All Things Considered
All Things Considered
Monday, April 8, 2013

Minnesota Public Radio Stories


National Public Radio Stories

  • Searching For The Sequester In The Middle Of Ohio
    It's only been about a month since across-the-board federal spending cuts kicked in, but real, tangible, quantifiable signs of the sequester are proving hard to find so far. Politically, that means — for now, at least — there's not much pressure for Congress to undo or modify it.
  • Changes To Obama's Social Security Proposal In GOP's Court
    President Obama's budget proposal will include a change in the way the government measures inflation. That would bring in some additional tax revenue, but also reduce long-term benefits for Social Security recipients. The president says he'll only agree to the change if it's coupled with higher tax revenue, but neither seniors, nor Congressional Republicans, are happy about that idea.
  • BP Witness Says Company Drilled Well Safely Prior To Spill
    In a trial to determine who and what is to blame for the Gulf oil spill of 2010, oil giant BP called its first defense witness on Monday. All Things Considered host Audie Cornish talks with NPR's Jeff Brady, who is watching the trial in New Orleans.
  • Margaret Thatcher Revisited: When The 'Iron Lady' Sat Down With NPR
    In 1993, three years after she resigned as prime minister, Margaret Thatcher sat down for an hour-long interview with NPR. Along with the issues of the day, she talked about her time in office and the legacy she hoped to leave. Thatcher was one of Britain's most divisive and transformative prime ministers. She died Monday of a stroke at the age of 87.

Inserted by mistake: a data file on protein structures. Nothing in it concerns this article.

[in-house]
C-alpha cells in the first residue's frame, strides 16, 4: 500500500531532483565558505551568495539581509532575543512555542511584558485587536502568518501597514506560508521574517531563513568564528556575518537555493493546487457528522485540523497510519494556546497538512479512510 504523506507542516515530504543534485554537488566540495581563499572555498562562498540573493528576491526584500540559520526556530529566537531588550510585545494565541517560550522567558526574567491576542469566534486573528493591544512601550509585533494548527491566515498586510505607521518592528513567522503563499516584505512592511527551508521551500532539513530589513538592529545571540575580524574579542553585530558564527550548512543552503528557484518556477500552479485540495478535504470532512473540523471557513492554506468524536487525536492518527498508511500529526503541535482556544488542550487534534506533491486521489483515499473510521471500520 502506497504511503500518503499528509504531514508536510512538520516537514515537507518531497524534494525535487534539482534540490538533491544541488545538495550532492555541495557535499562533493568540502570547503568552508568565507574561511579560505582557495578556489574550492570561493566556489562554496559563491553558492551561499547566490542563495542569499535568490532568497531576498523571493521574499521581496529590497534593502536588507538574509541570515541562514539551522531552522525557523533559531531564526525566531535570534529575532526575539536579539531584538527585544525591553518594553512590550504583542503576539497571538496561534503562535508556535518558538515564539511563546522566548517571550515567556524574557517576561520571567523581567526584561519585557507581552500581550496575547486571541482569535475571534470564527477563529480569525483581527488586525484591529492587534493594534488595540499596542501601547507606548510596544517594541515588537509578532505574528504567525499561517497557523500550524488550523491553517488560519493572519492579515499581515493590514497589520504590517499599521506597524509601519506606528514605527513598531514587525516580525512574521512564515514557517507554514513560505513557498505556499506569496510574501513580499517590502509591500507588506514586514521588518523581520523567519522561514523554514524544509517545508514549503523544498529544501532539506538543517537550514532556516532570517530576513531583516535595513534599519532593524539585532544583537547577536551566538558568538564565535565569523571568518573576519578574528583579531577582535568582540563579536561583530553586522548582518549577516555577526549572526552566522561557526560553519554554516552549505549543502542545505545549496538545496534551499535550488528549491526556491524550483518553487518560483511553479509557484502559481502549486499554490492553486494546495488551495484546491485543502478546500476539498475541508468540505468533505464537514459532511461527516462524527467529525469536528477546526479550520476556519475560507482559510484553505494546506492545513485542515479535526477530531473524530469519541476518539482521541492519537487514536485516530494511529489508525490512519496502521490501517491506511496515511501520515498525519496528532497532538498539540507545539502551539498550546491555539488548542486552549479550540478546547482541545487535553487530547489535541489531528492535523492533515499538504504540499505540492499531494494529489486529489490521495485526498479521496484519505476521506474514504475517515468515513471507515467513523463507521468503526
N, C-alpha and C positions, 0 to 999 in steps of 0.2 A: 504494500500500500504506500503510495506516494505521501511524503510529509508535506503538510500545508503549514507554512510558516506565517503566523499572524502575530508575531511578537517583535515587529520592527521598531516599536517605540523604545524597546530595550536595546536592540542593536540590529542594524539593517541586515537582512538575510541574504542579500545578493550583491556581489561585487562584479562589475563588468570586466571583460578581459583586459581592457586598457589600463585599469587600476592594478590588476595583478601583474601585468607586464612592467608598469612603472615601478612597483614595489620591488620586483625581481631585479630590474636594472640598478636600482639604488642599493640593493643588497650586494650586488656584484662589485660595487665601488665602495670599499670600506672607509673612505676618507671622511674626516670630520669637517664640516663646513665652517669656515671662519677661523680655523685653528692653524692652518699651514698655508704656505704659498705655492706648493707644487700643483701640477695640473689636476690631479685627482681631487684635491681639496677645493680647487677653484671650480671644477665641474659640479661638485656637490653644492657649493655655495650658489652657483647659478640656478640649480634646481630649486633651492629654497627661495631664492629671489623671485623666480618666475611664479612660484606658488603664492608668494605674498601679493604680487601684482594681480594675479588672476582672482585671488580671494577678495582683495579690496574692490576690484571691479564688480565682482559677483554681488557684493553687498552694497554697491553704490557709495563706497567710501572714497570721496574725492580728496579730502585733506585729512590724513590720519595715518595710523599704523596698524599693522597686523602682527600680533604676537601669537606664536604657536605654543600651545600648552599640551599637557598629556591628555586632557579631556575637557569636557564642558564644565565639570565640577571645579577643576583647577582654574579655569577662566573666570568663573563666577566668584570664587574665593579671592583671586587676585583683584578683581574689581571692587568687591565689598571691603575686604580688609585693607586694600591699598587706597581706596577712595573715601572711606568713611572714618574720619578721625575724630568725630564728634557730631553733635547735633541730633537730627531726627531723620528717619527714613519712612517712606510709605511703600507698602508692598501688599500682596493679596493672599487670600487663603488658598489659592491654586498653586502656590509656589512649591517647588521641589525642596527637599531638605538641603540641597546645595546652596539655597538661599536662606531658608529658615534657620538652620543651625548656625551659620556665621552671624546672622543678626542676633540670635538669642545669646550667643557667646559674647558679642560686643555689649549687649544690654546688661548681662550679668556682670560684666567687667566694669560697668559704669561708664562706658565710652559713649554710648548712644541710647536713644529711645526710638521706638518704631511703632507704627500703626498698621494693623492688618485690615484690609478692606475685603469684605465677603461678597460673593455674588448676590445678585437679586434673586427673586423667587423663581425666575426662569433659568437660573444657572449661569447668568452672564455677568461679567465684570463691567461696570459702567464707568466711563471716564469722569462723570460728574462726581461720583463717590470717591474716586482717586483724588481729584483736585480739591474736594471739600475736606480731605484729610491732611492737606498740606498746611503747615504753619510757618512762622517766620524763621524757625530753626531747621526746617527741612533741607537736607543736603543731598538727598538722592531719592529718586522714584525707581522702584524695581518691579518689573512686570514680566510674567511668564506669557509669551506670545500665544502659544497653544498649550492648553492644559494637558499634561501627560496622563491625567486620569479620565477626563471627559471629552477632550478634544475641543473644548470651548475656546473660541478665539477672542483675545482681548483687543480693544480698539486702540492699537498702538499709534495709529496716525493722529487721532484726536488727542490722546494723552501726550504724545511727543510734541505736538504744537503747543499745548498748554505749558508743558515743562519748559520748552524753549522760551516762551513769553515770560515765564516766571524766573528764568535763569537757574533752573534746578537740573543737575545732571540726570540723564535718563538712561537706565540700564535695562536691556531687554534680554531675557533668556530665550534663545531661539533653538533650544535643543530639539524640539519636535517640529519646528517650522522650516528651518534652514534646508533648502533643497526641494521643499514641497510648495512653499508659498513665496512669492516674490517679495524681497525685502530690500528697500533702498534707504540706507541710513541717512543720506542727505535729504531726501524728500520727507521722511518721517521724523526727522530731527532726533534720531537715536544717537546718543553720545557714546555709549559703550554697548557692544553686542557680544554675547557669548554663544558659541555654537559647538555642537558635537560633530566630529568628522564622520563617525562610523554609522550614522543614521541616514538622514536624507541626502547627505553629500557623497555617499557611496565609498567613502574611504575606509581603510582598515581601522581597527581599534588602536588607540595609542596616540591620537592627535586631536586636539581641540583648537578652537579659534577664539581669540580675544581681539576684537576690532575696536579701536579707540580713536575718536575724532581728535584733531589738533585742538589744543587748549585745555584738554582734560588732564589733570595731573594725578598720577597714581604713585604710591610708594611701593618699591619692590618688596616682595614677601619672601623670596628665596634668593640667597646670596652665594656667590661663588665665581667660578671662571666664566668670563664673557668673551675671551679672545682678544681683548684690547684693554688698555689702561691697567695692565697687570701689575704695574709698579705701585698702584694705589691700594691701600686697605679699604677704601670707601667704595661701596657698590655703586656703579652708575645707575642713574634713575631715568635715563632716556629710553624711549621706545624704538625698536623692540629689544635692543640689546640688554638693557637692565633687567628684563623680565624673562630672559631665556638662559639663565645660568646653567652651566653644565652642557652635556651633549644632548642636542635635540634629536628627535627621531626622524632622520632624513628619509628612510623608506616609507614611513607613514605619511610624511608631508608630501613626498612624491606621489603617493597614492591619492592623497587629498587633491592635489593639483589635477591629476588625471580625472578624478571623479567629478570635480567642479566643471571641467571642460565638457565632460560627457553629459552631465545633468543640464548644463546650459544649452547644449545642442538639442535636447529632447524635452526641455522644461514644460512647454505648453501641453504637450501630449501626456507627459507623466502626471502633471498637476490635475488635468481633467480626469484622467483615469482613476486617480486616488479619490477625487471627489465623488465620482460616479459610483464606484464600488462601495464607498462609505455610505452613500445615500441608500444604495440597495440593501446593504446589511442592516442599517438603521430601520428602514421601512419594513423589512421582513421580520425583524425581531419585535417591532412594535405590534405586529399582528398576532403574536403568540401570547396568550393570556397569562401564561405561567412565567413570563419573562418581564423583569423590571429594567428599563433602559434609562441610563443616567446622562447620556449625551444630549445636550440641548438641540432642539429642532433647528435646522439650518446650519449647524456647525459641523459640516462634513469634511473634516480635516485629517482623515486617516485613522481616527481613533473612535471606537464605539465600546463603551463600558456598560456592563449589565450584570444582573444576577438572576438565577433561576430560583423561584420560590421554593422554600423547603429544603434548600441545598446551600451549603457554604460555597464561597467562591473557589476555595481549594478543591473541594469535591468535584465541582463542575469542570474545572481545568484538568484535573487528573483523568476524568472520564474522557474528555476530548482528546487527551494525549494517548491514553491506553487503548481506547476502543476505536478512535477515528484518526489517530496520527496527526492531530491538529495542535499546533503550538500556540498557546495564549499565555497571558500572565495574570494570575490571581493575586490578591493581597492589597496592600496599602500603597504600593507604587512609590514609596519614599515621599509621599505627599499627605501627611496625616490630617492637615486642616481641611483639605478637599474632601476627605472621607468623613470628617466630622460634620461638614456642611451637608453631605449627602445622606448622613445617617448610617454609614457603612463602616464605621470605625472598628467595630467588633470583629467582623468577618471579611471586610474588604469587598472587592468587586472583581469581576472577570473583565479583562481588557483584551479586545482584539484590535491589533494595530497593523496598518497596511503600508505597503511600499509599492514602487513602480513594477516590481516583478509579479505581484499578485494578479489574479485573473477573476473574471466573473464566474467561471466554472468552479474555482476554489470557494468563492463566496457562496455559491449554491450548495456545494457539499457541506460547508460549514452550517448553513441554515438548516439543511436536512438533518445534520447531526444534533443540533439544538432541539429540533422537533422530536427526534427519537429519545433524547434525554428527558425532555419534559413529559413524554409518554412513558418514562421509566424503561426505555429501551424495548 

• Would Angry Teens Chill Out If They Saw More Happy Faces?
    Since most of the faces we encounter are emotionally ambiguous, we're forced into interpretations. And in the case of troubled teens, the perception of hostile faces all around can lead to aggressive behavior. In an experiment, researchers tried to retrain the way those kids interpreted faces.
  • One Manufacturing Giant Creates Winners And Losers
    Residents in Memphis, Tenn., are thrilled that Swedish appliance giant Electrolux is opening a new factory there this year. The company plans to employ 1,200 people at the new, high-tech facility. But in Webster, Iowa, an Electrolux plant closure in 2011 has left the local economy reeling.
  • Two Sisters Bring Native American Pride To Women's NCAA
    All Things Considered host Melissa Block talks to Corinne Sams, who has closely followed the careers of Louisville basketball players Shoni and Jude Schimmel since they were five years olds playing ball on a Native American reservation in Oregon. She talks about the excitement and support for the players in Native American communities around the country.
  • Struggling W.Va. Town Hopes Boy Scout Camp Brings New Life
    Prosperity in Mount Hope, W.Va., faded along with the local coal industry. Residents are hopeful that a Boy Scout camp atop a nearby mountain, slated to open in July, will attract new residents, visitors and dollars to the town. But others are worried any new wealth will remain on the mountaintop.
  • A Tip Of The Mouse Ears To Annette Funicello, 1942-2013
    The Mouseketeer and bikini-musicals actress became a pop star and made a generation of boomer boys swoon. Later she faced multiple sclerosis with equanimity — and raised awareness and money in the process.
  • Britons Looks Back At The Life And Legacy Of Margaret Thatcher
    Britons remember the Margaret Thatcher era, her conservative principles, her determination and her record as prime minister. Thatcher, known as the "Iron Lady", died Monday following a stroke. She was 87.

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